Ageism in the workplace affects women differently than men because of societal attitudes towards older women.
I read a good article the other day on gendered ageism in the workforce. The article was by coach Bonnie Marcus and she pointed out that women face an especially tough time as they get older, mainly because of how we view women generally and older women in particular.
Of course, ageing is something everyone has to come to terms with and it can be difficult for men too.
Marcus, however, speaks of ageism as a ‘double whammy’ for women. Not only are they still faced with an uneven playing field because they are women, but they encounter other discrimination as they visibly age due to negative social attitudes towards older women. She says this leads to undervaluing of their experience and judgement and stalled careers. She compares the UK with the US, where the National Bureau of Economic Research says older American women face more discrimination than older men because of the value placed on their physical appearance.
She states: “Researchers have concluded that ageing is a gendered process and that overall women face grave challenges and discrimination during the ageing process, particularly when it comes to financial and work-related matters.”
The looks thing is big. I remember a US law professor, no less, telling me that she was advised to ‘freshen up’ her appearance in order not to look tired and old. Basically she was being told to have a face lift. If that happens in academic life, I’d dread to think what happens elsewhere. Will we all be wheeled into the plastic surgeon in the future if we want to get or keep a senior position?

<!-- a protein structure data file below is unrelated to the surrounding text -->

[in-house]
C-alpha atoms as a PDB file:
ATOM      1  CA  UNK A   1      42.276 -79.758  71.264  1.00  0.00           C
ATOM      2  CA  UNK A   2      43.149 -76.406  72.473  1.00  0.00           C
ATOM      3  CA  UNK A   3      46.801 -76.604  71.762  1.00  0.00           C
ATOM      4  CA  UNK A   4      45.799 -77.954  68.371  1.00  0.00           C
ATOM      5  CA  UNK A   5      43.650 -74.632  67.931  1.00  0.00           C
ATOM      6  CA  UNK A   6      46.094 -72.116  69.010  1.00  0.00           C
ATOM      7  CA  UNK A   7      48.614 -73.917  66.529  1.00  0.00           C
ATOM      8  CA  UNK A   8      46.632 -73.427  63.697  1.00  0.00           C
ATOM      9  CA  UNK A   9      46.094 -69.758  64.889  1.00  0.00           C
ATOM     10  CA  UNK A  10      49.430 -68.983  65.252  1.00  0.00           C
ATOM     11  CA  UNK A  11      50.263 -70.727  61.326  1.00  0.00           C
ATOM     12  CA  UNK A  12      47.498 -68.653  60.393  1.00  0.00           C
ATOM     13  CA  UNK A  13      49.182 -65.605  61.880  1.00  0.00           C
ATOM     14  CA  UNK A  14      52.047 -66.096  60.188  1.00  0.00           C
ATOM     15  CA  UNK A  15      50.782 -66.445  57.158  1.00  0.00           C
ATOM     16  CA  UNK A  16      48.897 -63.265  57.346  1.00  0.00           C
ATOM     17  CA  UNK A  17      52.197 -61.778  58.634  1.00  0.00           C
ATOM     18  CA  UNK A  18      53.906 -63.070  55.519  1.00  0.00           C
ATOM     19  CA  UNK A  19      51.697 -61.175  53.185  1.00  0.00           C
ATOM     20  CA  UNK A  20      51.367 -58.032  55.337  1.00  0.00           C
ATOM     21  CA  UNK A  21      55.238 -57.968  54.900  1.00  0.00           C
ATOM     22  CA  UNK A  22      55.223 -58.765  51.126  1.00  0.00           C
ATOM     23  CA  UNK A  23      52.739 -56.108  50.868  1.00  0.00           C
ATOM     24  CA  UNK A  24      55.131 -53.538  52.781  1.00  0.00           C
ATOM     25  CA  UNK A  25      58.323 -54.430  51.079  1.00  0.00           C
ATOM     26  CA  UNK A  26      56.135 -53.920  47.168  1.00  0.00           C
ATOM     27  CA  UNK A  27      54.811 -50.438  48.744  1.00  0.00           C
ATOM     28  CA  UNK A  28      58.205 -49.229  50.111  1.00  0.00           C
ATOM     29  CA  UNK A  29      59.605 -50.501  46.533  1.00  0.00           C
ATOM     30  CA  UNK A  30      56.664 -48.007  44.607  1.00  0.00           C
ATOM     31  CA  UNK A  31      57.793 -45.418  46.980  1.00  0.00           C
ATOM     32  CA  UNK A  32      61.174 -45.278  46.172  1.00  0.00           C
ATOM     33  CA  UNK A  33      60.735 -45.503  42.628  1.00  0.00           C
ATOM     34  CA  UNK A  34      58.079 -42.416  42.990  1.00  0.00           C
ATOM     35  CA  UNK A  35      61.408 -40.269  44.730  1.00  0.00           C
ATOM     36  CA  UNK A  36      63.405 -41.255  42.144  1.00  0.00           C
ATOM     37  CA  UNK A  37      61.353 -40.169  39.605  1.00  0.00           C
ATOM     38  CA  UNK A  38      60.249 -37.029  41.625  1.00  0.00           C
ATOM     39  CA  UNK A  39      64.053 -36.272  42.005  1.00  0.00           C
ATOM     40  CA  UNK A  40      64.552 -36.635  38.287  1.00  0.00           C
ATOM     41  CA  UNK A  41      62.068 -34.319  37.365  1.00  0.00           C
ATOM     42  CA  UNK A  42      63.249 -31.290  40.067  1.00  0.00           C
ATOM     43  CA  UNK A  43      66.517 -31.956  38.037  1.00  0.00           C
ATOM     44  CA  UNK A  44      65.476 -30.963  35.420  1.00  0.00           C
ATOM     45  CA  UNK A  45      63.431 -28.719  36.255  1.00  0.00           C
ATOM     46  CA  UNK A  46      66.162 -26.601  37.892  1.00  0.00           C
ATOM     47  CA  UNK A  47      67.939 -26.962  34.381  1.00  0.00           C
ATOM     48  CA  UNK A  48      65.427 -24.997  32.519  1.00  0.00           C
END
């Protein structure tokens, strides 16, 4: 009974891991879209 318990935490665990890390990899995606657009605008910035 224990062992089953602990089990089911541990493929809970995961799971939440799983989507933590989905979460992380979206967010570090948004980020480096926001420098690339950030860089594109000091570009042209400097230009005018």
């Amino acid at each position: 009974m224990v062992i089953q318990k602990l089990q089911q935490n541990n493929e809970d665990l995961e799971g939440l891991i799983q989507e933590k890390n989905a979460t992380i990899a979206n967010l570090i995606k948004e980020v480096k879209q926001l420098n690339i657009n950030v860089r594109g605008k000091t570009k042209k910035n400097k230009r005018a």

It’s bad enough just coming to terms with the whole ageing process without thinking that it is not just going to affect how you think about yourself but how it is going to impact you at work.
I was interested in the figures on time usage published earlier this week. They showed that dads spent more time on leisure whereas mums spent more on things like housework and ‘personal care’. How much of that personal care involves just keeping up appearances? This may be for personal pleasure, but personal maintenance for women – all the hours and hours spent on make-up, hair, clothes, exercise [which may be for health reasons too] – is hard work and it is clearly relevant to employment. I often sit and look at women on the tube and I wonder what time they have to get up to do the whole make-up thing. I am exhausted with just getting the kids ready and getting into work. It’s not a criticism, but a question. I just don’t know how to fit any more into my day, but then I have the feeling that I look like a drowned newt most of the time, particularly in the last few years.
If I spent less time on actual work and more time on personal care work maybe I’d feel better about myself. Having never really worn make-up much, I’ve started taking an undue interest in the concealer stuff my kids have, despite the fact that they don’t need it at all. Perhaps I could just paint it everywhere and move around invisibly, safe under the mask. Yet I see my kids’ generation and I think that the mask just makes the problem worse. Social media is also an exacerbating factor. Women I know post really good pictures of themselves looking unchanged, seeking validation about how great they look. Maybe it makes them feel better, even if just for a short while. What’s the harm?
I just know that when I was young part of the motivation behind my eating disorder was that I wanted to disappear. I would avoid mirrors or reflections. I didn’t want to be physically present in large part because of what came with it. That’s clearly an extreme position, but it’s a symptom of a culture which is constantly telling women that it’s not enough to be a decent human being or to be good at what you do if you fail in the looks department. Maybe the 50s is a process of moving beyond this. I hope so.